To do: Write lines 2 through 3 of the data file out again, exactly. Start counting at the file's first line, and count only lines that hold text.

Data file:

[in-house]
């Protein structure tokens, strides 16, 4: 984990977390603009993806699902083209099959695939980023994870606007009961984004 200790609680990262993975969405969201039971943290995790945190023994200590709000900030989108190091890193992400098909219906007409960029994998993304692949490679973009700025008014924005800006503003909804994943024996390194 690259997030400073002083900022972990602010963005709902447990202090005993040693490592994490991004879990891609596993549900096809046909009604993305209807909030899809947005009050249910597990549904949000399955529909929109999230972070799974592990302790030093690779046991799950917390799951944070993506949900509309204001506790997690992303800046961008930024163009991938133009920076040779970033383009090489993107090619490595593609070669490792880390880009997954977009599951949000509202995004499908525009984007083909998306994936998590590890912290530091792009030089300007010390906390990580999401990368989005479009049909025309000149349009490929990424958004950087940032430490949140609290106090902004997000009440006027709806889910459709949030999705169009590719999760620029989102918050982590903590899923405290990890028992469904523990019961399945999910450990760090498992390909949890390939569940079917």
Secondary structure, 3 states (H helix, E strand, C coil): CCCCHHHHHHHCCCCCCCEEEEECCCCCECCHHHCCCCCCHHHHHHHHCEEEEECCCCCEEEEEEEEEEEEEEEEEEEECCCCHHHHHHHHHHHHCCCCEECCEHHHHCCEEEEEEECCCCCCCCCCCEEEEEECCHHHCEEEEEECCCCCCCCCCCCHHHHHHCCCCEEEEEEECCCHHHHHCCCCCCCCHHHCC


């Protein structure tokens, strides 16, 4: 984990977390603009993806699902083209099959695939980023994870606007009961984004 200790609680990262993975969405969201039971943290995790945190023994200590709000900030989108190091890193992400098909219906007409960029994998993304692949490679973009700025008014924005800006503003909804994943024996390194 690259997030400073002083900022972990602010963005709902447990202090005993040693490592994490991004879990891609596993549900096809046909009604993305209807909030899809947005009050249910597990549904949000399955529909929109999230972070799974592990302790030093690779046991799950917390799951944070993506949900509309204001506790997690992303800046961008930024163009991938133009920076040779970033383009090489993107090619490595593609070669490792880390880009997954977009599951949000509202995004499908525009984007083909998306994936998590590890912290530091792009030089300007010390906390990580999401990368989005479009049909025309000149349009490929990424958004950087940032430490949140609290106090902004997000009440006027709806889910459709949030999705169009590719999760620029989102918050982590903590899923405290990890028992469904523990019961399945999910450990760090498992390909949890390939569940079917």
Secondary structure, 3 states (H helix, E strand, C coil): CCCCHHHHHHHCCCCCCCEEEEECCCCCECCHHHCCCCCCHHHHHHHHCEEEEECCCCCEEEEEEEEEEEEEEEEEEEECCCCHHHHHHHHHHHHCCCCEECCEHHHHCCEEEEEEECCCCCCCCCCCEEEEEECCHHHCEEEEEECCCCCCCCCCCCHHHHHHCCCCEEEEEEECCCHHHHHCCCCCCCCHHHCC